The Campo Ma'an National Park in the south of the country boasts a rich variety of animal species, being inhabited by elephants and chimpanzees which take advantage of the luxuriant forest.

Nature Reserves

Apart from the National Parks, Cameroon offers many reserves devoted to flora and fauna. Pangar-Djerem, Dja, Kribi, Mbi Crater, Douala, Edéa, Kalfou, Lac Ossa, Santchou, Bafia… to name but a few.

The Dja reserve is a sanctuary for gorillas and chimpanzees and various other animal and plant species may be observed here.

Other sites

Generally speaking, possibilities for exploration and discovery are available just about everywhere in the country, including in close proximity to towns.

The beautiful landscapes of the West and North Regions are particularly suitable for picnics.

The Cameroon craft industry derives its rich resources from the presence of a large number of ethnic groups and a vast array of cultures and traditions.
 You can admire the dexterity of the craftsmen and women and purchase objects such as:
• masks,
• figurines, 
• statuettes,
• leather goods,
• local skins and fabrics, 
• etc.

The palace of Sultan Bamoun de Foumban, famous throughout the world, contains a rich and very interesting collection which reflects the history of the Bamoun people. One of the most popular places here is without doubt the street where the craftsmen and women work and where the Bamoun craft industry is practised on a daily basis, based on sculptures in bronze and other different metals, as well as a large selection of pottery.

The Djingliya Crafts Centre, located 10km from Mokolo town in the Far North region, is easily accessible and has a permanent display of works of art. The local art museum and the crafts centre with its tannery makes the town of Maroua one of the largest tourist attractions in the country.

The country abounds in major sites dedicated to ecotourism, including the following:
• mountains; 
• lakes;
• waterfalls;
• caves; 
• archaeological remains; 
• plus many other potential sites suitable for the development of ecotourism.

An ecotourism project to protect sea turtles is underway in the areas of Campo and on the beaches of Ebodjé.
The National Park of Campo Ma'an which includes the natural beaches of Campo Beach where an infrastructure based on tourism has been built (ecolodges, trails for watching animals, etc.) is very attractive to tourists.

Ecotourism is also practised at Mount Cameroon and in protected areas such as the Lokeké and Dja reserves, etc.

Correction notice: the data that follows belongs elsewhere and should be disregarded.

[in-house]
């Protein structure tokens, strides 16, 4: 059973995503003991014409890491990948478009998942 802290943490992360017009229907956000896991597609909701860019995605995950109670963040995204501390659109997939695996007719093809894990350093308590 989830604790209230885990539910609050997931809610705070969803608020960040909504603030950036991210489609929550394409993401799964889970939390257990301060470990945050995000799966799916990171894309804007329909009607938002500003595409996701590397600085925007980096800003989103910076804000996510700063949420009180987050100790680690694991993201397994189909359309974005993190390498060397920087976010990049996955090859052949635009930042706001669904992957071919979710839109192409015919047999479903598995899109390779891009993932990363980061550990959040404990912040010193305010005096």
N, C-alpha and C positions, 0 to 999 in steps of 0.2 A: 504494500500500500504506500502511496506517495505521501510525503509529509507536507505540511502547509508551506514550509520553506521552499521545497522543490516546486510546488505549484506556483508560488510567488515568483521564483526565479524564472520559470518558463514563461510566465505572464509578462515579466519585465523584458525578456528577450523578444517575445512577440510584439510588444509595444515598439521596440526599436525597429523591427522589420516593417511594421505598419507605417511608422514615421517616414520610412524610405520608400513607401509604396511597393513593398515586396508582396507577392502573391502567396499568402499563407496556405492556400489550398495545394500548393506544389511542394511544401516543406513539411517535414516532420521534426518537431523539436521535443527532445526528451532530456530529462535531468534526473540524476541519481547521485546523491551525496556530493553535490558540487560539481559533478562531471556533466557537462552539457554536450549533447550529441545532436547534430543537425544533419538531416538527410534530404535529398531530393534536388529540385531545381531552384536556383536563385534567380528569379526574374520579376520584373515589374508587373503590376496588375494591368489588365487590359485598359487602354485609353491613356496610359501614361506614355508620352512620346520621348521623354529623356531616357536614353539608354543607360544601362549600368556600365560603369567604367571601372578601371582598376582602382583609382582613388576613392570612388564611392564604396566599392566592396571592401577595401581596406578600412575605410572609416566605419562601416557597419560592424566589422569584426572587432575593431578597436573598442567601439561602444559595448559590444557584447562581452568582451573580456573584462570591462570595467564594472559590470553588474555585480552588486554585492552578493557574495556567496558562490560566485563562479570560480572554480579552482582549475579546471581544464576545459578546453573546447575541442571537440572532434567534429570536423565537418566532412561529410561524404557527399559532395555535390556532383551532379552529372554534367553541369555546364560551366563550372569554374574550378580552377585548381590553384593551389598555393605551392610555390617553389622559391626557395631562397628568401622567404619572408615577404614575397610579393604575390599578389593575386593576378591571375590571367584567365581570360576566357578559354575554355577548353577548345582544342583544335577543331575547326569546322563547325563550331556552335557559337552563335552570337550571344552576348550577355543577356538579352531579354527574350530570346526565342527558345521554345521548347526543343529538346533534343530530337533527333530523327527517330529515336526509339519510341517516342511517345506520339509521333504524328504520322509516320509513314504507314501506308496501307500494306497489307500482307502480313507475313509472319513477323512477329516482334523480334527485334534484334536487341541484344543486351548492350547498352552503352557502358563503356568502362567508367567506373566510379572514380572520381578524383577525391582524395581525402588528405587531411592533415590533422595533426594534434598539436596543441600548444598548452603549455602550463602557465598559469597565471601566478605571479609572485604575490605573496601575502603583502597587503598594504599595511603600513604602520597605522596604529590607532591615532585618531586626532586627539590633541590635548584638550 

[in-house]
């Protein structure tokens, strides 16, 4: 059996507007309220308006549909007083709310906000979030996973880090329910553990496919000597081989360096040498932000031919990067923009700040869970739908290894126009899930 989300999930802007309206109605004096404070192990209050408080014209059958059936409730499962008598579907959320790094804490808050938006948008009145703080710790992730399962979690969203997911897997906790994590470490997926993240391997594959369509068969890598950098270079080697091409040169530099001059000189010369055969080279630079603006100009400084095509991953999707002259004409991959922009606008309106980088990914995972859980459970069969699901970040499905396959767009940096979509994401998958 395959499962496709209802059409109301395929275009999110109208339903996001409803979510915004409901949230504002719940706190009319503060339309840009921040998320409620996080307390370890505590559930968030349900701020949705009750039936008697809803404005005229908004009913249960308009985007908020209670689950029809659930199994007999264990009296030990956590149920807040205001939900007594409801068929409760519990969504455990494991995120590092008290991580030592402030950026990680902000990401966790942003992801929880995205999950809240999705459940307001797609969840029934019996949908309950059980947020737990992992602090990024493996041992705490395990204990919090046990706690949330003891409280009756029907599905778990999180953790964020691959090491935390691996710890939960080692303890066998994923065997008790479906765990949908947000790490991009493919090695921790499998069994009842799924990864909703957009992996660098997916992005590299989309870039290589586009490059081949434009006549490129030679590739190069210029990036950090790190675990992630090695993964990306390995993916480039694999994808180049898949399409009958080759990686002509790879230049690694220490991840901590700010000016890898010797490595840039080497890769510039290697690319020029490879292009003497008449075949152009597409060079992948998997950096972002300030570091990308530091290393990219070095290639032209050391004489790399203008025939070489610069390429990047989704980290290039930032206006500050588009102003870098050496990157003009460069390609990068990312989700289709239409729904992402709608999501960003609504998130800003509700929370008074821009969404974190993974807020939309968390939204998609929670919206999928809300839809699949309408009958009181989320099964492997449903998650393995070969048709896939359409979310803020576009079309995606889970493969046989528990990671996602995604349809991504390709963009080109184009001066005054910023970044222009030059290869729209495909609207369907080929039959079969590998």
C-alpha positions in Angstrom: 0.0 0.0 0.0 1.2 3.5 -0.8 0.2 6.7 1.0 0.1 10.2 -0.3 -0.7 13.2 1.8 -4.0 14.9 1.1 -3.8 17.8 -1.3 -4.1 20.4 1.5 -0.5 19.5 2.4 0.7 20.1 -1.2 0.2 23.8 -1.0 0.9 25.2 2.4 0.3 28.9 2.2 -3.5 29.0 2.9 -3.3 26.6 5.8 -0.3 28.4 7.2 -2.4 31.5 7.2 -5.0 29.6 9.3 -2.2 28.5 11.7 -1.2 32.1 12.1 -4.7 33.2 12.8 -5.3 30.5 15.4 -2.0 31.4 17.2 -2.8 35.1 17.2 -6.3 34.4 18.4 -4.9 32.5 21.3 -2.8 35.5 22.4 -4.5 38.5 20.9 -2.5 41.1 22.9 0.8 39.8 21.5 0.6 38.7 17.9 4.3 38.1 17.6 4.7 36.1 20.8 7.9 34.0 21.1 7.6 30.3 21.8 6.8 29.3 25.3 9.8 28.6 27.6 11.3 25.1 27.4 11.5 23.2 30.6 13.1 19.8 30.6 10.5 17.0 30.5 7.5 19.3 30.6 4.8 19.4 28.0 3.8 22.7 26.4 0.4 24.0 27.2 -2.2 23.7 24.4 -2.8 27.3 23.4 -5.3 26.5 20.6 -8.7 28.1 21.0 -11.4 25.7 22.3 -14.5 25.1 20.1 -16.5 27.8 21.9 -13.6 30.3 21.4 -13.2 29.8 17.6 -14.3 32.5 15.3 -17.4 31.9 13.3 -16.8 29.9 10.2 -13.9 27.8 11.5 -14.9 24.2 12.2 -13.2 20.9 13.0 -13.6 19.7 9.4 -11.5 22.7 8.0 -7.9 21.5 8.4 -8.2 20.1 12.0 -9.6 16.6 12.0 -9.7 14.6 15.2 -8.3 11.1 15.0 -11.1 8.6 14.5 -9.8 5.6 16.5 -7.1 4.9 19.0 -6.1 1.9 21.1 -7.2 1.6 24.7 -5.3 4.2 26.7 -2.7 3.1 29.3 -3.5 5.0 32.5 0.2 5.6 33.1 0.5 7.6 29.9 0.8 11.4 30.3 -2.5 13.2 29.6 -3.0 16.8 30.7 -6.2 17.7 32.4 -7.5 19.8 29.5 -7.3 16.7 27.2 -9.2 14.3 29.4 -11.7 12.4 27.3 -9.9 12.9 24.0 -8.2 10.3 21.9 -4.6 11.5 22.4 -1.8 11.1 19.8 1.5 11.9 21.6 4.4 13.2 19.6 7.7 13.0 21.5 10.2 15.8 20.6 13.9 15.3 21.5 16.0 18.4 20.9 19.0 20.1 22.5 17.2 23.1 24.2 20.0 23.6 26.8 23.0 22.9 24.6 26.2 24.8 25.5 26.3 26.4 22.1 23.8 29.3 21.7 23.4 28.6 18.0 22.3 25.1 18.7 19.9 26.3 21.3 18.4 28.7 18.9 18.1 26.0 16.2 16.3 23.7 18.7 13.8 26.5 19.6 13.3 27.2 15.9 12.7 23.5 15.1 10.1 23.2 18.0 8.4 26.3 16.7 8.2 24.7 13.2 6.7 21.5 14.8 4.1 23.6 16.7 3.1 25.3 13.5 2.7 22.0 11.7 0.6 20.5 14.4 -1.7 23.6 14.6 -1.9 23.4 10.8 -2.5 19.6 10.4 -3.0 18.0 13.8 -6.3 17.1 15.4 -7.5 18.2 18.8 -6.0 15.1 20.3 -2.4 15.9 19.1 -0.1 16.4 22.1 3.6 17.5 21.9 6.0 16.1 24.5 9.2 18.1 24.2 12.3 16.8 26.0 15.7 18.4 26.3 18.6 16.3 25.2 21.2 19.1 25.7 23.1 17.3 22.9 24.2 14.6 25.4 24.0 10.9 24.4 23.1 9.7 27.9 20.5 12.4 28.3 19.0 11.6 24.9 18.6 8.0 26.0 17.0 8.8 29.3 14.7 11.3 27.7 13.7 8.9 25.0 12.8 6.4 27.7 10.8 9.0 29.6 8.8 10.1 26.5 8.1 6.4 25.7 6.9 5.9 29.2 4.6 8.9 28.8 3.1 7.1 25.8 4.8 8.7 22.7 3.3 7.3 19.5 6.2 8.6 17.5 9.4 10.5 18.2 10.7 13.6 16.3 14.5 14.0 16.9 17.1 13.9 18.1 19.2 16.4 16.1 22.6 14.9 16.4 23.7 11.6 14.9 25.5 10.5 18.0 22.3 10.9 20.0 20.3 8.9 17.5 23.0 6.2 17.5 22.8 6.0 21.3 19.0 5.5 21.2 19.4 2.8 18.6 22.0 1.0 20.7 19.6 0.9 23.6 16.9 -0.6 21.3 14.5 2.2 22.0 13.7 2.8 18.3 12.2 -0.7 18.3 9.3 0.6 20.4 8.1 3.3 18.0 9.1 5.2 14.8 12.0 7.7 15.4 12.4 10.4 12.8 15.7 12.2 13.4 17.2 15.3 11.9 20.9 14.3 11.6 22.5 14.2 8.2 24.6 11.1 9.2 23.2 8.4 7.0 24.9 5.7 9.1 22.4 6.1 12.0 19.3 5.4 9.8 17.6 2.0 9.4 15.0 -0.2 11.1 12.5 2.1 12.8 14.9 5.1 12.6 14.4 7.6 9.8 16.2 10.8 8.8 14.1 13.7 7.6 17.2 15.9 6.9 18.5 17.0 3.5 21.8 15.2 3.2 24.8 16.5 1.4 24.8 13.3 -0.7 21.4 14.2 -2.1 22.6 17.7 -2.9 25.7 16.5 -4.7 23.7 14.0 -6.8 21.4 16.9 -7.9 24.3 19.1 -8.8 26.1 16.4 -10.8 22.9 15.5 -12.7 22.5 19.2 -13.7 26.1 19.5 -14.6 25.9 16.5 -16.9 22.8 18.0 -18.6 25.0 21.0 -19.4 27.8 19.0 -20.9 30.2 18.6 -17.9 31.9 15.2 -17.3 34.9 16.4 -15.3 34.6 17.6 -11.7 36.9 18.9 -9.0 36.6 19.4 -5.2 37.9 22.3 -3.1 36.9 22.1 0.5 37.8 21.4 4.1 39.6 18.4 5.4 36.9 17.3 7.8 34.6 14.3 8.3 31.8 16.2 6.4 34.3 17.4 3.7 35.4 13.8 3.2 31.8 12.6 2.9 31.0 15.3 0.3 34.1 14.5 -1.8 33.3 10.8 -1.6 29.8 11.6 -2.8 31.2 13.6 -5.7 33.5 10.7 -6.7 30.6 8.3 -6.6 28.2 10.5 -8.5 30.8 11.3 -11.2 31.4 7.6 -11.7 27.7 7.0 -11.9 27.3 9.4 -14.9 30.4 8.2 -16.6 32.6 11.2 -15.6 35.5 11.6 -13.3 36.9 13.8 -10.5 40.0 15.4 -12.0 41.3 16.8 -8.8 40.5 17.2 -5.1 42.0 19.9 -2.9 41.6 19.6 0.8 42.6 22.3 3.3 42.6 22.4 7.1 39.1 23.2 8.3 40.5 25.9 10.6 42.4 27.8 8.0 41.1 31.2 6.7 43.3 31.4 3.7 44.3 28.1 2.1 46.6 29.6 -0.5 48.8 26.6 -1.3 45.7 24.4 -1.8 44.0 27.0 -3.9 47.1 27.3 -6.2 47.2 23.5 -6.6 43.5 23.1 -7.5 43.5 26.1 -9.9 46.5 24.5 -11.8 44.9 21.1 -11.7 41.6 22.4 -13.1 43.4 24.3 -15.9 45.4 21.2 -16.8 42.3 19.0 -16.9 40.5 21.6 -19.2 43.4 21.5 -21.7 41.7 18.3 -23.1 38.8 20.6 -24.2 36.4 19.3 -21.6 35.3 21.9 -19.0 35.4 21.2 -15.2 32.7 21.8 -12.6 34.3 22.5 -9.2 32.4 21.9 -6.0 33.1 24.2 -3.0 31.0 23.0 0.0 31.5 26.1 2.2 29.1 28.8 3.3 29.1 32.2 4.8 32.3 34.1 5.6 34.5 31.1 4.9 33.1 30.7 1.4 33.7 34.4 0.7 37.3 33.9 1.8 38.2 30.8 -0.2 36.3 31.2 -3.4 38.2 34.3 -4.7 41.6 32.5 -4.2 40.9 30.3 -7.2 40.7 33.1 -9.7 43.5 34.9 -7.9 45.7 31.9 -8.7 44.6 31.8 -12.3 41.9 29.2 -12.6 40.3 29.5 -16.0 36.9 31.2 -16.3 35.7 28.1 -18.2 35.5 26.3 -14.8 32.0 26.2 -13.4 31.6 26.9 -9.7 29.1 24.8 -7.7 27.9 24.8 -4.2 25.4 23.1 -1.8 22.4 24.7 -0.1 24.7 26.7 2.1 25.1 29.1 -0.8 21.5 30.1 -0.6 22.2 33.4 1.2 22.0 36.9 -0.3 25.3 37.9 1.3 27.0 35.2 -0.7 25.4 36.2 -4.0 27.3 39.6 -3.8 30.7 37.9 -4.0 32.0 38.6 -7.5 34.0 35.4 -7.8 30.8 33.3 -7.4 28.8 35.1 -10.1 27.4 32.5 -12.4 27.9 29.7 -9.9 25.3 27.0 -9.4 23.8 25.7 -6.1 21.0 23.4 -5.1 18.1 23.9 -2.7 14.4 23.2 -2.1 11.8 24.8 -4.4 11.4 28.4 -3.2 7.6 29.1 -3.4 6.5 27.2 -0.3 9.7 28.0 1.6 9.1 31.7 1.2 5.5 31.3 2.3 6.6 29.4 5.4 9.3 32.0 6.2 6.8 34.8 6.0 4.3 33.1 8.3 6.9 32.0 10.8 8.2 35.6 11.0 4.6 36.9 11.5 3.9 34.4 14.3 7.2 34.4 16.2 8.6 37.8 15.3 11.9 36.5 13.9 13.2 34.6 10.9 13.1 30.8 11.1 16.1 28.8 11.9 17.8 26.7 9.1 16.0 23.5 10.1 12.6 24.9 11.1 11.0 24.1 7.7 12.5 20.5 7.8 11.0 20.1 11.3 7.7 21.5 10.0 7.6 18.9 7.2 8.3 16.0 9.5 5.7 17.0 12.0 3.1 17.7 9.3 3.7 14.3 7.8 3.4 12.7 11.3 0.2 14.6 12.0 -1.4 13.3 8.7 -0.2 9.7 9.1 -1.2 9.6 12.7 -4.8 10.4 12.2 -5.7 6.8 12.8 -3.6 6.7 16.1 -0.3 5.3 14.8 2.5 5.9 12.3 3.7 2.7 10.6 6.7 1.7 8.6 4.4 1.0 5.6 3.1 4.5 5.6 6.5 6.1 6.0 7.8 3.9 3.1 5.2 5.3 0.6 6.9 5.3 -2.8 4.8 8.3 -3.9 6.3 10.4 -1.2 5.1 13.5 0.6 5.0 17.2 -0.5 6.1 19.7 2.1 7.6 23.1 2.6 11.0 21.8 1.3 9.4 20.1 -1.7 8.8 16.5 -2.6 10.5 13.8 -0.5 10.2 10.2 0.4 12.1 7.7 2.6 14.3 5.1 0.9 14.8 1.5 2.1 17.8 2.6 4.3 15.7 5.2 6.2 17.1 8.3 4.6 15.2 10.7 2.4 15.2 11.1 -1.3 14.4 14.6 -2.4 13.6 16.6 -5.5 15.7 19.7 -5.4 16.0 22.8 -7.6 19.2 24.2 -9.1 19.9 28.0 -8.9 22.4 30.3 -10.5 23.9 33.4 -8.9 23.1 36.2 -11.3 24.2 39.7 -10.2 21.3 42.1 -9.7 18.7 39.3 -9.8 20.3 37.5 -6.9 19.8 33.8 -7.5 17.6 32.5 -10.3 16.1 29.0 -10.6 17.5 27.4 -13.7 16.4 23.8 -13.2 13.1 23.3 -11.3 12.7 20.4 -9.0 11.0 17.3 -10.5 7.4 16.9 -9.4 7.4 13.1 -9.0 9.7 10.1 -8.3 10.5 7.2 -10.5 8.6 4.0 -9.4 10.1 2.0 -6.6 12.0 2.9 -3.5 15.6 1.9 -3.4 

Furthermore, there are other sites which favour trekking, such as:
• Bamboutos Mountains; 
• Mbéré Valley National Park; 
• Atlantika Mountains in the North Region; 
• Manengouba Mountains in the Littoral Region, 
• etc.

The Ebogo tourist site is very conducive to ecotourism.  This is a natural site right in the middle of the equatorial forest in the Mbalmayo forest reserve in the Centre Region, located 70km from Yaoundé and 20km from Mbalmayo on the main Mbalmayo Ebolowa highway.  It is rich in biodiversity. 
Several activities are carried out here: canoe excursions along the Nyong river, recreational fishing, excursions along botanical trails to discover various tropical species - the three hundred-year-old tree for example - butterflies and a great variety of insects.

With its 400km of coastline, Cameroon is a special place for seaside holidays and watersports.  With an agreeable climate throughout the year, white sandy beaches and the ocean just a few steps away, it has everything to make your stay an unforgettable one.

 For fishing enthusiasts, the well-stocked waters will please the most experienced fishermen. Recreational fishing and other leisure activities are possible throughout the year.

Kribi is considered a real Cameroon Riviera and lends itself to lounging on the beach. The wide, white sandy beaches extend as far as the eye can see, lined with splendid palm trees. The combination of ocean and equatorial forest is simply entrancing.
In the south of Kribi, there is a site which will surprise even the most blasé of tourists: the Lobé Falls, a river which plunges directly into the ocean in a series of waterfalls and a little further on, two typical fishing villages, Eboudja and Ebodjé, where the fishing borders on the miraculous. 

From Lobé, canoes take you to discover the pygmies of the equatorial forest.

For those interested in golf, there are four magnificent golf courses at Yaoundé, Douala, Kribi and Tiko on the Limbé coast.

Information courtesy of Cameroon Tourism